PHP is a widely-used general-purpose scripting language that is especially suited for Web development and can be embedded into HTML. This makes it suitable for embedding small pieces of dynamic content into web pages. PHP is also the technology behind many of the world's most popular open source web applications (including WordPress, MediaWiki and Drupal). This page gives details on how to set up your webspace for use with PHP.

Using PHP

To use PHP, your scripts should have a .php extension.

PHP versions

You can choose which version of PHP your scripts are executed with via the Hosting section of the Customer Control Panel:

  • Click on the Web Settings link for your website.
  • Scroll down to the PHP Version control.

By default, PHP scripts will run using the version of PHP provided by the operating system, but you can switch to running a newer version if required.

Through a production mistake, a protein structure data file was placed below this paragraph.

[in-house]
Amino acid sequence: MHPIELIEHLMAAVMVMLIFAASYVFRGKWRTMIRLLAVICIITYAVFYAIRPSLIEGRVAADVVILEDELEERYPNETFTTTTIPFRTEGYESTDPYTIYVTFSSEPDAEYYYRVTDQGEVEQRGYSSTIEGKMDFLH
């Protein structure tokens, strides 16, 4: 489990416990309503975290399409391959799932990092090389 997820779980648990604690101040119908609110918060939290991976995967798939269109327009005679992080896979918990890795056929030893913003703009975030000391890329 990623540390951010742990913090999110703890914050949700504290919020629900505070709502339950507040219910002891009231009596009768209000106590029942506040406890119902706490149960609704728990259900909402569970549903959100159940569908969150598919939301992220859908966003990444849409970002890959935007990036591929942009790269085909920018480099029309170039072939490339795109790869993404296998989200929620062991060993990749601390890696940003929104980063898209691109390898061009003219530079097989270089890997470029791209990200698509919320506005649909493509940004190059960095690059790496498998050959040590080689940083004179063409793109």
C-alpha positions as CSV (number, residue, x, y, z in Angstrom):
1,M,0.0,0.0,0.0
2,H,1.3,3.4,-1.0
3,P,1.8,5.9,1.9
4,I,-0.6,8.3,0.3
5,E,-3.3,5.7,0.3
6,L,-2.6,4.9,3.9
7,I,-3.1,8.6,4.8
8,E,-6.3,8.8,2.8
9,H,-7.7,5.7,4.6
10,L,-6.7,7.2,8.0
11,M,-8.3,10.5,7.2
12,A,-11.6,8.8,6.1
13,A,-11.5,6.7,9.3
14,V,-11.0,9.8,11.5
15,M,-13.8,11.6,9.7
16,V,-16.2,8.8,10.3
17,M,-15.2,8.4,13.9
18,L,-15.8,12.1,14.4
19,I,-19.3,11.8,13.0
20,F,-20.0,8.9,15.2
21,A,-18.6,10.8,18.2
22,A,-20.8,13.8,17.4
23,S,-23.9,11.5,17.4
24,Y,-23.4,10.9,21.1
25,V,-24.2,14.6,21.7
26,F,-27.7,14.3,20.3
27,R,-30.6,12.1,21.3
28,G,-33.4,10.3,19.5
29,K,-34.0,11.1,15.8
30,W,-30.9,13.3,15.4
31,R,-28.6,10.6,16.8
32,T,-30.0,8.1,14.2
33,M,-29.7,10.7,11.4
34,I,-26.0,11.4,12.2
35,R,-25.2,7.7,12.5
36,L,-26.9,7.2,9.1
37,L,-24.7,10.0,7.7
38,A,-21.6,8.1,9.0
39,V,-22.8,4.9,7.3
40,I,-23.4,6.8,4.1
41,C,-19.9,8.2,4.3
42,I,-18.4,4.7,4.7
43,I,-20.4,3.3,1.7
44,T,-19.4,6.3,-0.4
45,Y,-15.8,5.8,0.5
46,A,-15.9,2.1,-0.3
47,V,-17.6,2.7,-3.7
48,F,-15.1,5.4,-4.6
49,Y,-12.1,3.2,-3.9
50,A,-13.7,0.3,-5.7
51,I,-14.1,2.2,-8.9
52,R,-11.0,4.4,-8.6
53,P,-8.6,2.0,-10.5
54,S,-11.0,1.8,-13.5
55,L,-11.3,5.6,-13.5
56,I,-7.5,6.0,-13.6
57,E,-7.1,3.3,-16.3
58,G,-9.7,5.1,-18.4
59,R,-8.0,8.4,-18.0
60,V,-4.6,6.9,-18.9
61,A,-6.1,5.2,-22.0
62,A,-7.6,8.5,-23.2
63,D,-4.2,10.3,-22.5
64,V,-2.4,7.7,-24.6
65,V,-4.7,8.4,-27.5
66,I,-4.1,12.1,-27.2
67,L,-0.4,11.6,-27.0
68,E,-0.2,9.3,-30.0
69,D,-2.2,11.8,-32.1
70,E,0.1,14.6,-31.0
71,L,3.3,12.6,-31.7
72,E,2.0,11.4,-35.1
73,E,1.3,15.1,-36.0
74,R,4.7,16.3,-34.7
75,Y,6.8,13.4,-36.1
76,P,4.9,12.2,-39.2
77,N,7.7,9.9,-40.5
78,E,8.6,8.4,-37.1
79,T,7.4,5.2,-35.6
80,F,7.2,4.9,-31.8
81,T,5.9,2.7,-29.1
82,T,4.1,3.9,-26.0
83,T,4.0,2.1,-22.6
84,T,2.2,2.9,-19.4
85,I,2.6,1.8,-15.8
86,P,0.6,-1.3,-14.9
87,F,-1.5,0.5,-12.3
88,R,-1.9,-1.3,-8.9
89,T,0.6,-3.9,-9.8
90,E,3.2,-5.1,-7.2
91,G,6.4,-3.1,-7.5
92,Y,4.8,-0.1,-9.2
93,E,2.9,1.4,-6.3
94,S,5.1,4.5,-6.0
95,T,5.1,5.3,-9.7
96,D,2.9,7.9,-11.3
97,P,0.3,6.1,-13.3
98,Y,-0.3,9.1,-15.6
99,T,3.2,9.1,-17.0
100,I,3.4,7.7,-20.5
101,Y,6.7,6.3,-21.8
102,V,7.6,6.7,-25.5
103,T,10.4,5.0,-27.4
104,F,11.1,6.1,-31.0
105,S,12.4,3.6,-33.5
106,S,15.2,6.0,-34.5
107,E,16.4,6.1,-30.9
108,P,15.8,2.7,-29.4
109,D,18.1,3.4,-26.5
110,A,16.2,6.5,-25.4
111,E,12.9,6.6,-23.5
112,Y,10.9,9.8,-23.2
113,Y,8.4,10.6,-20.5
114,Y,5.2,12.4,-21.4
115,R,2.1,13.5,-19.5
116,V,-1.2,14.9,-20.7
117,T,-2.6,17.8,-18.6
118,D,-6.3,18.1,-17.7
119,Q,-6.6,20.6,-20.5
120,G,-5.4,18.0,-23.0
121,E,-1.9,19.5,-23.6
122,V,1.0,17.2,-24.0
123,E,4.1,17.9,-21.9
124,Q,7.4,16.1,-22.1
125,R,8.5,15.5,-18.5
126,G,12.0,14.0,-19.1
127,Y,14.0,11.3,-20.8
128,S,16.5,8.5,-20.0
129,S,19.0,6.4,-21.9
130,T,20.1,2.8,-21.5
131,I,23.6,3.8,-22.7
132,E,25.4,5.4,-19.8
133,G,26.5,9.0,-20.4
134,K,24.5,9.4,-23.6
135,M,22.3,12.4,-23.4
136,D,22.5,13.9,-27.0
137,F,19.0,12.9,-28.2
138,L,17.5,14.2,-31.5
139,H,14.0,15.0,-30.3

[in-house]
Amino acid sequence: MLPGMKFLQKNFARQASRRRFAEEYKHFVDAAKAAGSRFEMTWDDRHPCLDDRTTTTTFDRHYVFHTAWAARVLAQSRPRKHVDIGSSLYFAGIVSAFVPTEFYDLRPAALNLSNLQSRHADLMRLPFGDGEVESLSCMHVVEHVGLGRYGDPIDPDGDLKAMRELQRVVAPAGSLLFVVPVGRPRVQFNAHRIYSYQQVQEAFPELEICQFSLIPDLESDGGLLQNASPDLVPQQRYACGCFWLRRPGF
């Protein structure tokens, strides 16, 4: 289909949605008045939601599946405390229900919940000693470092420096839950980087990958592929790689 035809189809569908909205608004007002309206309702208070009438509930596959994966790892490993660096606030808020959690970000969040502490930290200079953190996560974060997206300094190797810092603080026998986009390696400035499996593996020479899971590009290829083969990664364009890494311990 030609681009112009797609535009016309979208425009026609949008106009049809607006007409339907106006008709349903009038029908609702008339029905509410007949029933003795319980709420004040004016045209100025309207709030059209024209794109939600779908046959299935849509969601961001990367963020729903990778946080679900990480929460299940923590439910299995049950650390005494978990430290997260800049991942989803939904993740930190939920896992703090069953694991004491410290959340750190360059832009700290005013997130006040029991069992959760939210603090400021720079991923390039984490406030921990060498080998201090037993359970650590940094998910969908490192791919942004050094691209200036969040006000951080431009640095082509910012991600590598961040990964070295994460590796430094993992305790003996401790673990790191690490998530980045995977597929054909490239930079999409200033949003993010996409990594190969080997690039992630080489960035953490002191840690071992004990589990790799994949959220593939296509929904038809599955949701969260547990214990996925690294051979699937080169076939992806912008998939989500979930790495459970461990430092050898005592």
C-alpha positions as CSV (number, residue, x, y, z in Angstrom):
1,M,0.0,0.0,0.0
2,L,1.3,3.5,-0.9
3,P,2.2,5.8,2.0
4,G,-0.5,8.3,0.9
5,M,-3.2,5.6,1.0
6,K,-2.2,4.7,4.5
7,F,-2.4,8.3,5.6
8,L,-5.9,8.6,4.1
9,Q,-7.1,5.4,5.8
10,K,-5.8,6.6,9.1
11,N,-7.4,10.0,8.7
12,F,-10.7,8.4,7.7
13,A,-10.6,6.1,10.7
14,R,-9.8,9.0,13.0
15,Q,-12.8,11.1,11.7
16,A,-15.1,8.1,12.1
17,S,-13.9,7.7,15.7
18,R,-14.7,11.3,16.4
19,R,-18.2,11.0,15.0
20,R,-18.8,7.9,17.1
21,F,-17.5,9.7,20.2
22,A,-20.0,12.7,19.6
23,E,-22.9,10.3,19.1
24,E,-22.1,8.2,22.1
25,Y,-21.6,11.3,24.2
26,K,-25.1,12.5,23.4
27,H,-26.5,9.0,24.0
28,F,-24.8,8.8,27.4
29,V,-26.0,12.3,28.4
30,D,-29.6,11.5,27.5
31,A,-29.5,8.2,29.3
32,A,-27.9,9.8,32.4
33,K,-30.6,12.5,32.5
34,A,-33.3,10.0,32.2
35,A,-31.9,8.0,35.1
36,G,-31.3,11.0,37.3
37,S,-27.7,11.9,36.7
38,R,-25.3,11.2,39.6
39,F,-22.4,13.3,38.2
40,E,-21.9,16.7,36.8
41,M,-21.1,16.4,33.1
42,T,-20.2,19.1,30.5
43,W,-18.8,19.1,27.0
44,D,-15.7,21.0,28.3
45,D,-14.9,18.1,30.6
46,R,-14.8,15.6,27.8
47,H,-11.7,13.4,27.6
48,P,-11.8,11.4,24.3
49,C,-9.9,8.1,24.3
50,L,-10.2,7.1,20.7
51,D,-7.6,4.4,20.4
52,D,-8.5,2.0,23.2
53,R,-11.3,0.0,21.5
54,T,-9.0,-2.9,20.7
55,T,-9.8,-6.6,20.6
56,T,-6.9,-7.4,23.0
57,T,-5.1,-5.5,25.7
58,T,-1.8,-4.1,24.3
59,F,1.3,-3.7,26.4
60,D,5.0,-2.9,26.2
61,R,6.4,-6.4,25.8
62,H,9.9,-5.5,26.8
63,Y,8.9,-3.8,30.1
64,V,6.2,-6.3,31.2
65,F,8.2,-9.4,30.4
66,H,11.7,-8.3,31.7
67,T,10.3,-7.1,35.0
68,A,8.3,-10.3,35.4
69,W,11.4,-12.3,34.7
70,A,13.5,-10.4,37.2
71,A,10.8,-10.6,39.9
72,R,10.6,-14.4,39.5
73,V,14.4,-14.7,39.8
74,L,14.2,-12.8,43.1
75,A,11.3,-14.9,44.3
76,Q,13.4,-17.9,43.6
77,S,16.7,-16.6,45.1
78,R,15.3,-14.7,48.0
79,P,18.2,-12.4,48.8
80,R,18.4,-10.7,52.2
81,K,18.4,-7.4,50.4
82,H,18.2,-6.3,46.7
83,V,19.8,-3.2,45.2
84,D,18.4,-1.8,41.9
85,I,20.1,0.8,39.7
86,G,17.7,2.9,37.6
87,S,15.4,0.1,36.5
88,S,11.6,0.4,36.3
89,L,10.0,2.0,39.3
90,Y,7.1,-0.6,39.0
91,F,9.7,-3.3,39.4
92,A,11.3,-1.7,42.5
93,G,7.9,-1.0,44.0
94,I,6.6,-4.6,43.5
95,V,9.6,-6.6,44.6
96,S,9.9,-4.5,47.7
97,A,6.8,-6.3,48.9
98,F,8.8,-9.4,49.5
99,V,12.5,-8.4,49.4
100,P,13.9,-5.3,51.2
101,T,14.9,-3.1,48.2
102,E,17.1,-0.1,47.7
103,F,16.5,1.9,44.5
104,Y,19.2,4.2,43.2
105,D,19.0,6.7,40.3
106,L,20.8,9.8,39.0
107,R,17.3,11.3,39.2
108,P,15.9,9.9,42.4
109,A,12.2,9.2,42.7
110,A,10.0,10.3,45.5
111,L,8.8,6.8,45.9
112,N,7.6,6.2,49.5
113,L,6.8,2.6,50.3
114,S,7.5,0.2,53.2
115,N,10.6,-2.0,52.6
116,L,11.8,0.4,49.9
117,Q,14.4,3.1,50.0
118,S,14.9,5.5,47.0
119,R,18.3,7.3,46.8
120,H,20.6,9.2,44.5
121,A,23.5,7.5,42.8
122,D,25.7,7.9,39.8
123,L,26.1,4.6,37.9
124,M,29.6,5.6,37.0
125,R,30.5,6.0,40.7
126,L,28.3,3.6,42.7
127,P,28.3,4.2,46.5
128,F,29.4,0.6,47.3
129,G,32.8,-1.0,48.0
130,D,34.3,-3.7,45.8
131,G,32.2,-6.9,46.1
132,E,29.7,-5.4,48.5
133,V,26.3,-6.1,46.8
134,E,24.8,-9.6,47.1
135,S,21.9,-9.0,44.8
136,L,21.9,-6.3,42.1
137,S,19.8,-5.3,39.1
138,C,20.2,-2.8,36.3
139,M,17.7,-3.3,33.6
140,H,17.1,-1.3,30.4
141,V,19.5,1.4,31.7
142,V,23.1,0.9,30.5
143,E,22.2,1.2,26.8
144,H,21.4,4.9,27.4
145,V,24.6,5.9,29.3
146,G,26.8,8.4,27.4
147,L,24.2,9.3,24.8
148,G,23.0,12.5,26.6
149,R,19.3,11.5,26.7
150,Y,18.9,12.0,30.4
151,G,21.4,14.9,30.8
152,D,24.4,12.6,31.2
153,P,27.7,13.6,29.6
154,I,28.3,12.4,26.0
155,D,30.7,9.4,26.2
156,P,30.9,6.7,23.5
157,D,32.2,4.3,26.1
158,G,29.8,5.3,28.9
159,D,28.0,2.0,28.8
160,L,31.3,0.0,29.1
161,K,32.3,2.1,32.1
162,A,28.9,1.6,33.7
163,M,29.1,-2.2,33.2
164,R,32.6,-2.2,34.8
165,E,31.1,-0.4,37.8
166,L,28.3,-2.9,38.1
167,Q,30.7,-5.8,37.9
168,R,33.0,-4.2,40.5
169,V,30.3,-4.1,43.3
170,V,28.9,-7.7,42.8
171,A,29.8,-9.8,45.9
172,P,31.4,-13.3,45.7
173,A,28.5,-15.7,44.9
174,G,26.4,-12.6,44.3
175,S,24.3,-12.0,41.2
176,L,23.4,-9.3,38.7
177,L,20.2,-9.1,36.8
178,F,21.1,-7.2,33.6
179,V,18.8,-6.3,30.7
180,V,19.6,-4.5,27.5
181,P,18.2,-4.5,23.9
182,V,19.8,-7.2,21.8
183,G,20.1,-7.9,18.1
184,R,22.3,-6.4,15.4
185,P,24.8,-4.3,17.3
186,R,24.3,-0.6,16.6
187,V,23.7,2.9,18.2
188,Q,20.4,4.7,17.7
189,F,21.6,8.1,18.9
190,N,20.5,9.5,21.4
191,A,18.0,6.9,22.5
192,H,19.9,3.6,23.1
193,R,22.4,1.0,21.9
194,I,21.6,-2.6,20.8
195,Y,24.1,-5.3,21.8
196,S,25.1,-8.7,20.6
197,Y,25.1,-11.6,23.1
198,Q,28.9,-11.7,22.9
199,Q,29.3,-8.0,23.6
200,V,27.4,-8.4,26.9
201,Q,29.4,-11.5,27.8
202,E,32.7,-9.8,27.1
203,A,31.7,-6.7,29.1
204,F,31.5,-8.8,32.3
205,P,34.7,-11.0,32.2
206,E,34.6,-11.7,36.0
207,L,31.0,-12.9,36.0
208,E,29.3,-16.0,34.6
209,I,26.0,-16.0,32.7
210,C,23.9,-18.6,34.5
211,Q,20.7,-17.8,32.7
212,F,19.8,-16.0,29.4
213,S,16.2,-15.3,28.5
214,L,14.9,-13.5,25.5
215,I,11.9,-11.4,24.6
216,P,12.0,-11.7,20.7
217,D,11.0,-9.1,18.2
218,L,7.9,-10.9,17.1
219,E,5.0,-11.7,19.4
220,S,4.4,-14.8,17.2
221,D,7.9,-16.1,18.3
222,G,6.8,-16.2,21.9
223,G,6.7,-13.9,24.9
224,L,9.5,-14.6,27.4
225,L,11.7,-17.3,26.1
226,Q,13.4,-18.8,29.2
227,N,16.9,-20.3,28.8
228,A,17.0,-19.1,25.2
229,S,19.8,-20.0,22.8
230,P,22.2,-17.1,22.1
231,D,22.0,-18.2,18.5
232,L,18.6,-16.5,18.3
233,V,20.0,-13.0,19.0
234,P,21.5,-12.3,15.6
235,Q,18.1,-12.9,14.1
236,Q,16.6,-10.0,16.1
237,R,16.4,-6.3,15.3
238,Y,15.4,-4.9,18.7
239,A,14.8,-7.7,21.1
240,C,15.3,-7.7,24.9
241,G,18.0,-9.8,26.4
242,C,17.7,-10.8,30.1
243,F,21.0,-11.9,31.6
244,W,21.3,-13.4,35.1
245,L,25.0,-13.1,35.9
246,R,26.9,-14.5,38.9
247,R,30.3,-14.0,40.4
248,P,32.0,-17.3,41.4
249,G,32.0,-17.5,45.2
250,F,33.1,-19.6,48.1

Using a custom PHP configuration file

Occasionally it is necessary to override some of PHP's configuration parameters. This can be done by creating a custom configuration file to override the system default values.

Simply name your custom configuration file .user.ini and place it in the root directory of your website. Note that the first character of the filename is a dot.

How PHP is invoked

PHP is commonly invoked through the mod_php Apache module, but for security reasons we do not use mod_php. Instead, we use PHP-FPM, which maintains a pool of PHP workers for your user. You may occasionally come across online documentation which assumes everyone uses mod_php, and is thus not directly applicable to our configuration. Please contact support if you need any advice.

Custom PHP error pages

As all PHP requests are processed by PHP-FPM, it will generate its own error pages. These are generated and returned directly to the client, bypassing the webserver's normal error pages. This configuration will work fine for most PHP applications (e.g. WordPress) that generate their own error pages.

However, if you would like to use custom error pages with Apache's ErrorDocument directive, you will need to set these errors to be handled by the webserver. You can create a file named .custom-php-errors in the root of your website to enable this.

For example, for the site you could run touch ~/www/